Pandemic EBT (P-EBT) is a new state option launched in the spring of 2020 to address the food needs of lowincome
children during COVID-related school closures by providing directly to families receiving free or
reduced-price meals the value of missed breakfasts and lunches via a SNAP-like benefit card. Every state, the
District of Columbia, and the Virgin Islands implemented P-EBT. Though precise national outcome data are not
yet available, states, under a very tight time frame, with limited and evolving federal guidance, and during a
period of unprecedented difficulty, did a remarkable job implementing P-EBT. The program delivered some $7
to $10 billion in food assistance to up to 30 million school children.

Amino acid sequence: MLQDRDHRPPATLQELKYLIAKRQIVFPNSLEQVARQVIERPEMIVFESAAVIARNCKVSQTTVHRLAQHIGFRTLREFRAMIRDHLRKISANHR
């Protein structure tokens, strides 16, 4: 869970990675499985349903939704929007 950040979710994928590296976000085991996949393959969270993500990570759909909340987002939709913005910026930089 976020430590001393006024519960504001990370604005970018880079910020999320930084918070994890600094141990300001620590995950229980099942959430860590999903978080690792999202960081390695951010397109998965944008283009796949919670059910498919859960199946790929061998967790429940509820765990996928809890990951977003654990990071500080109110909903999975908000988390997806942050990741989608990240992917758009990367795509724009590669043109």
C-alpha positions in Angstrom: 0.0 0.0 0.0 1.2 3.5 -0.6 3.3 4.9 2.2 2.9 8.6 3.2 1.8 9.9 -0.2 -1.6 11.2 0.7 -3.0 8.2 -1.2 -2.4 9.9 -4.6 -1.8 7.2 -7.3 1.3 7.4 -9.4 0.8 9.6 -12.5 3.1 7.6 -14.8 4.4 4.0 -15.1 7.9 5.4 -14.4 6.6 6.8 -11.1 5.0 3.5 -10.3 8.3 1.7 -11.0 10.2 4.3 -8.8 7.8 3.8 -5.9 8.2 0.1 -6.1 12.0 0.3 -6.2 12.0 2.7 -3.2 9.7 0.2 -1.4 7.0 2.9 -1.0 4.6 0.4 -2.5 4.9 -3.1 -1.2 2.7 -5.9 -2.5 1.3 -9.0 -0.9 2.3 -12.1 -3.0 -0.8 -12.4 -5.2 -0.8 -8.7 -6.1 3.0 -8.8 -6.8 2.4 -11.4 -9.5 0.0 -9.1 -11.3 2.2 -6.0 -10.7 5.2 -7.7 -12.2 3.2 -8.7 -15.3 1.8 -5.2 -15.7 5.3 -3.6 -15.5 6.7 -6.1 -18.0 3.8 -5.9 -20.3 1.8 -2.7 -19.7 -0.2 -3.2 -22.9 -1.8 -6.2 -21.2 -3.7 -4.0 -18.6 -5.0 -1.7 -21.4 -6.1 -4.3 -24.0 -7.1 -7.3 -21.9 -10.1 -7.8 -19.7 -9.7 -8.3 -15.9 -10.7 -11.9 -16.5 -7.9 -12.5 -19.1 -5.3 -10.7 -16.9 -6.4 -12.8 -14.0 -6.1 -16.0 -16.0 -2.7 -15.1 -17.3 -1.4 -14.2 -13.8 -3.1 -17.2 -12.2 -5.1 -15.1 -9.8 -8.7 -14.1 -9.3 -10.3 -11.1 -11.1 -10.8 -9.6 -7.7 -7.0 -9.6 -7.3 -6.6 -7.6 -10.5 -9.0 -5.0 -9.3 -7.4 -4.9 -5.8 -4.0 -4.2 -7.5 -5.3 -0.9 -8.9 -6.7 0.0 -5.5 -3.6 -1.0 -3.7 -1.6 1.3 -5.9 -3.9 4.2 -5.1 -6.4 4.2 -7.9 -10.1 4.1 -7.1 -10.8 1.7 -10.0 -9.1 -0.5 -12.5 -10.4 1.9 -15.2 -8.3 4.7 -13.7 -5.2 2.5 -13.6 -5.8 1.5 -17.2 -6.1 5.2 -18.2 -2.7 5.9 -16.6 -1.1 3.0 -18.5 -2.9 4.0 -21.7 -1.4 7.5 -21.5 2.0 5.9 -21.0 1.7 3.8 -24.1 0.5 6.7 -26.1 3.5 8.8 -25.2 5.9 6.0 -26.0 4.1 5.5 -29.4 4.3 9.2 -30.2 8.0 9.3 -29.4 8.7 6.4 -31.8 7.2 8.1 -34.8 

The Center on Budget and Policy Priorities and the Food Research & Action Center conducted a rapid
assessment project to document the development and implementation of P-EBT. The project identified the
various approaches states took to implement P-EBT, as well as key preliminary lessons state officials and other
stakeholders have learned, to inform states and others as they implement P-EBT for the 2020-2021 school
Other resources from the project can be found at and
Information below about Missouri is based on publicly available materials and three survey responses
representing the SNAP agency and advocate perspectives about how P-EBT operated for the 2019-2020
school year. The information has been confirmed by the SNAP agency. We will update this information to reflect
any corrections or clarifications we receive from states.
For more information on Missouri’s P-EBT program, click here:

1 Survey respondent wrote in, “Did not access student data,” but other information from the survey suggests
that the state did access student data but the source is unknown.